Over the years, Nigerian singer, Falz (the Bahd Guy) has used his music as a weapon to fight against the injustices of police brutality, political marginalization, corruption, etc., in Nigeria. On his latest single, he recruits Tekno for another freedom anthem titled ‘Owa’, which is heavily inspired by the current ugly state of affairs in the country, as its citizens prepare to take to the polls on Saturday, February 25.
On May 25, 2020, Falz released the acclaimed ‘This is Nigeria’, a satirical depiction of the country’s ailing leadership. Political powers kicked against the song. There were casual discussions at the red chamber to get it banned, but the voice of the people prevailed. However, little did Falz know that two years later, he would be leading the period-defining #EndSARS movement that claimed the lives of several Nigerians, a crusade inspired by the fight to free Nigeria and Nigerians from the stranglehold of bad leadership.
What many people do not know about the multi-faceted entertainer is that he has a full grasp of the law. Born to the hugely influential legal luminary Femi Falana, Falz was called to the bar in 2012, after graduating from law school. He is no ordinary musician or activist. But it goes without saying that more people need to join the fight for the freedom of Nigeria; more people need to fight with the sort of courage, bravery, and consistency that Falz has. Obviously, there is only so much a person can do in a country of over 200 million people.
Nonetheless, on ‘Owa’, Falz and Tekno champion the course like their lives depend on it. They highlight the many contemporary issues, including the forced, agonising cashless policy (that’s making Nigerians spend money to buy their own money back), the recent scarcity and hike in fuel prices, political oppression, poverty, and the forthcoming general election.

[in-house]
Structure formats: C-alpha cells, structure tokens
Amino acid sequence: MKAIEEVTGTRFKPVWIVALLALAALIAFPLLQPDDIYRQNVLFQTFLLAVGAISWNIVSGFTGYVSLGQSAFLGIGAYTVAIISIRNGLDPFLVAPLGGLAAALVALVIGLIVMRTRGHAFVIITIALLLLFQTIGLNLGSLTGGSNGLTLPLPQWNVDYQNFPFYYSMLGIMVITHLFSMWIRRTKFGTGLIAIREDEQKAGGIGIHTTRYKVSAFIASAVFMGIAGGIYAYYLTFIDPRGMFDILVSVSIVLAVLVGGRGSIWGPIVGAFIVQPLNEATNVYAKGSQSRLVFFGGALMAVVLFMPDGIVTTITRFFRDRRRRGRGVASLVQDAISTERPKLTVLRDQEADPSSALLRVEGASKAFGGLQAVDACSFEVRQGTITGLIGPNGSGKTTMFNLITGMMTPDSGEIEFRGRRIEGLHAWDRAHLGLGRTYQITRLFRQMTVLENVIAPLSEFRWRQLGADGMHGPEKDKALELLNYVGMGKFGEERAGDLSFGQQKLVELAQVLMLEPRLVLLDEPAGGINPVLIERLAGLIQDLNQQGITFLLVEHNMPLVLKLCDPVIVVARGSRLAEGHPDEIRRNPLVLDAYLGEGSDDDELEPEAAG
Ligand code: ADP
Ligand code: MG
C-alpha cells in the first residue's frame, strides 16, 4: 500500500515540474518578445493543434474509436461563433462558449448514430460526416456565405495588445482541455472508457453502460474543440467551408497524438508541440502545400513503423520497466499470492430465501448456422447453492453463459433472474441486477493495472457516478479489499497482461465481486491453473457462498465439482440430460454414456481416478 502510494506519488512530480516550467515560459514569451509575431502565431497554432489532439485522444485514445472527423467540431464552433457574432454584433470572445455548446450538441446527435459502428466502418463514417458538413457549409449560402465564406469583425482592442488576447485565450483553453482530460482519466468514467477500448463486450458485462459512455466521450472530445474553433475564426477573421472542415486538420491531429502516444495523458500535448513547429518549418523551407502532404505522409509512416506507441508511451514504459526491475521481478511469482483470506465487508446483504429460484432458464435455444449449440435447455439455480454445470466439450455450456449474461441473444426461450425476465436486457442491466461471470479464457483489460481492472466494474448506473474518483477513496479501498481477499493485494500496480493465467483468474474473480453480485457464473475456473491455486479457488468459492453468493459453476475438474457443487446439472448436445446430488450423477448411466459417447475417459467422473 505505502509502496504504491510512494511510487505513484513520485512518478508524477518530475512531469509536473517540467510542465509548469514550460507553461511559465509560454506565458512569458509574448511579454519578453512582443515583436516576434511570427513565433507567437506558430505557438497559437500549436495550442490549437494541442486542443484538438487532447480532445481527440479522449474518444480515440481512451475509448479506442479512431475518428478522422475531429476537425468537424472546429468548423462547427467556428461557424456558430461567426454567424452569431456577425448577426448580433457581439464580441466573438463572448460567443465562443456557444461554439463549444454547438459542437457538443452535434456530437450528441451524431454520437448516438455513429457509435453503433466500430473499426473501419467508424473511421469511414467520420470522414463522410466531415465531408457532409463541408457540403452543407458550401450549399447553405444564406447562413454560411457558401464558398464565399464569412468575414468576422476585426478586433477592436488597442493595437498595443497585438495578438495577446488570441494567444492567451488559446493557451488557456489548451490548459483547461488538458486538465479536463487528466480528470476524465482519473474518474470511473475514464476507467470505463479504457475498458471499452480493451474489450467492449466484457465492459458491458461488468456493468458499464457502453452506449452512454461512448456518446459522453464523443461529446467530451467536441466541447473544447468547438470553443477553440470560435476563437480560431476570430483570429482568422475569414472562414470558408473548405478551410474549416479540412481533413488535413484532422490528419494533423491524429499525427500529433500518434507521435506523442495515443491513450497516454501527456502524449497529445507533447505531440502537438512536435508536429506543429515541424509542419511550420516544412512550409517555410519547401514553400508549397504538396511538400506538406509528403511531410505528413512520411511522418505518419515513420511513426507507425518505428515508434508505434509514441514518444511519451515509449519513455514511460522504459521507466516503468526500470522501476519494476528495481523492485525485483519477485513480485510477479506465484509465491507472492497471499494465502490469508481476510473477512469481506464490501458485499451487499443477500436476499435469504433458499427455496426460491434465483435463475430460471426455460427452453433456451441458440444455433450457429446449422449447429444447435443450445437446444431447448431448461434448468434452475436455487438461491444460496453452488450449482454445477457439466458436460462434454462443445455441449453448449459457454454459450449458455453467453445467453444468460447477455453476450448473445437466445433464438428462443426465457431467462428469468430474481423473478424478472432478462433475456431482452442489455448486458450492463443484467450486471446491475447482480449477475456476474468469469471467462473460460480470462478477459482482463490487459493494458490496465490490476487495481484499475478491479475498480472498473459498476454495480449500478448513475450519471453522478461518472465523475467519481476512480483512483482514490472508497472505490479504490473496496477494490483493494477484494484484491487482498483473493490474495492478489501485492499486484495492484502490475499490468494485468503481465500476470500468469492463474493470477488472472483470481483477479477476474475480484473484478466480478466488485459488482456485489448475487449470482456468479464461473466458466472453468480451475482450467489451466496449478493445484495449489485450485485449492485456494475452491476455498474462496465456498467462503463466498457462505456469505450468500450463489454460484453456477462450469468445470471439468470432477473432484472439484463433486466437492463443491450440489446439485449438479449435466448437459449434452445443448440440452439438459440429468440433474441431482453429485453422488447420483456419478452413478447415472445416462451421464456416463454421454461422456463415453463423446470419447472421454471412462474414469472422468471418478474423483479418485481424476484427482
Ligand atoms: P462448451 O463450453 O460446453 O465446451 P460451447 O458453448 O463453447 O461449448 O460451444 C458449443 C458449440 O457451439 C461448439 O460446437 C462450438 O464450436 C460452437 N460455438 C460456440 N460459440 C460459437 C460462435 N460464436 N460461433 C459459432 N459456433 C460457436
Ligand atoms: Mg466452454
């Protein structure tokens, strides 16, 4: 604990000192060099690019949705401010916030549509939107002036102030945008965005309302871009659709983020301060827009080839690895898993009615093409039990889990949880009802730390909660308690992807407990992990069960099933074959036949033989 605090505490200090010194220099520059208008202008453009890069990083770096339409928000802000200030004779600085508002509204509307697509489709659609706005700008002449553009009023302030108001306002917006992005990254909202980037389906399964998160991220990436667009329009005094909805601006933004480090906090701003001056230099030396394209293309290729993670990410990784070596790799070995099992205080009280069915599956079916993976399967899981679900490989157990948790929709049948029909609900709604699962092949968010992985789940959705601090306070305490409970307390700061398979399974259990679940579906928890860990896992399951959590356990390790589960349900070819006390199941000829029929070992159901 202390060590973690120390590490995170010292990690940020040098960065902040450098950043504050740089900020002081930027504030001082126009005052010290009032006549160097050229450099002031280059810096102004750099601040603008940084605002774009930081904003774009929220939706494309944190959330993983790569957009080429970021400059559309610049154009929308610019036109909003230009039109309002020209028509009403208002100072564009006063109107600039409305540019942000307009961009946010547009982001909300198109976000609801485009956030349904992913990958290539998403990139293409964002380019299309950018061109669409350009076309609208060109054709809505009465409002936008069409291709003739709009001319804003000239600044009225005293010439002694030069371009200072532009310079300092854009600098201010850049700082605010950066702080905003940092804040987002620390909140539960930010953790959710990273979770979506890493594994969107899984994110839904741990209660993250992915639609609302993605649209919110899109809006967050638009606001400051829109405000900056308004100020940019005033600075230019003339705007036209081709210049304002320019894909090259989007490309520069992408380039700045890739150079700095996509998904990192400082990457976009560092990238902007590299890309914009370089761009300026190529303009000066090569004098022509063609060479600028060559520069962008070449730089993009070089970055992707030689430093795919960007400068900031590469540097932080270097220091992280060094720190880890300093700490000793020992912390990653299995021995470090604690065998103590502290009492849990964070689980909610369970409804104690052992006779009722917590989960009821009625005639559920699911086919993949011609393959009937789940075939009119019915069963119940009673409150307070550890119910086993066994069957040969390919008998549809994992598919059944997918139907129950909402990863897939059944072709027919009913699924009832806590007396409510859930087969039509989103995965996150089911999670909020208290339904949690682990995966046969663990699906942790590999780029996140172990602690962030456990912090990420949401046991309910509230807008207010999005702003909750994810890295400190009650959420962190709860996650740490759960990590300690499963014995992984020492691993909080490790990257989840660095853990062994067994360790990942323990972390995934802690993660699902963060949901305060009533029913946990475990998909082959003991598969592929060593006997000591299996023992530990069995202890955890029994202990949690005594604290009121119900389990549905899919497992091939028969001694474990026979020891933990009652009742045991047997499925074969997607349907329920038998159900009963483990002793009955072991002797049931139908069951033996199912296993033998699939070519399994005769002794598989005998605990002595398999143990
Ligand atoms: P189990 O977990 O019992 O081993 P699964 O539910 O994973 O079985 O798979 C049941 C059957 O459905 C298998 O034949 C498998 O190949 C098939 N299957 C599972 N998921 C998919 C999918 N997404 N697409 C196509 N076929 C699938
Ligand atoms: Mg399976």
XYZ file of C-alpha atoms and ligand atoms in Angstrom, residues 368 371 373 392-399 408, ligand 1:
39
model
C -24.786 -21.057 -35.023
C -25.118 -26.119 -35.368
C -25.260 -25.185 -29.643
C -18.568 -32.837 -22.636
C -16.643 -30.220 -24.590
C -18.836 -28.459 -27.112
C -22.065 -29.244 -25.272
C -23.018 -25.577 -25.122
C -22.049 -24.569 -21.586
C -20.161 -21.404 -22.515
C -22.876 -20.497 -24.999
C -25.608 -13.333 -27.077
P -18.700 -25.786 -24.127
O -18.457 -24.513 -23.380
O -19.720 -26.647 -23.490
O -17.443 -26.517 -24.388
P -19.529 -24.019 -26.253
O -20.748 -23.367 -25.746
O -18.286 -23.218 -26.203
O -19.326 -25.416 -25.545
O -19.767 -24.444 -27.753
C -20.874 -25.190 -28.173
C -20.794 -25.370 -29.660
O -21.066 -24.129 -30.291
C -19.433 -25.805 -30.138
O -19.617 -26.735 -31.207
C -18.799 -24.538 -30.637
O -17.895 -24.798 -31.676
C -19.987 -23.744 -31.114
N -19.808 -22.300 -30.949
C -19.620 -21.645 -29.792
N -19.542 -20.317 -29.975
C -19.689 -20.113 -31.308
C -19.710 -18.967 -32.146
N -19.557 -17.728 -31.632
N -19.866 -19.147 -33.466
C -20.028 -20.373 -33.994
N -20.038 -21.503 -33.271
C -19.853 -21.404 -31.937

What’s even more remarkable is that they float these subjects over a feel-good, danceable tune. At one point, Falz references Fela’s popular line from ‘Beast of No Nation’: ‘animals wear agbada’, which literally means ‘animals dressed like humans’. ‘Beast of No Nation’ was a song that heavily criticised General Muhammadu Buhari’s military regime in the early to mid-1980s. No thanks for guessing what the country has in common now with that era.
If Fela could conjure such a sick critique of Nigeria and her leadership in the 1980s, one can only wonder what the Afrobeat pantheon would have done today. Falz and Tekno are certainly not the Fela; Falz has even refuted the comparisons severally. However, on ‘Owa’, the two are dauntless and show that they will not be silenced. Pretty much like the voices of many young Nigerians, who continue to hope that the 2023 Election will usher in a new leadership, and ultimately a New Nigeria.
Falz is leading the charge, but will Nigerians follow to significant effect?
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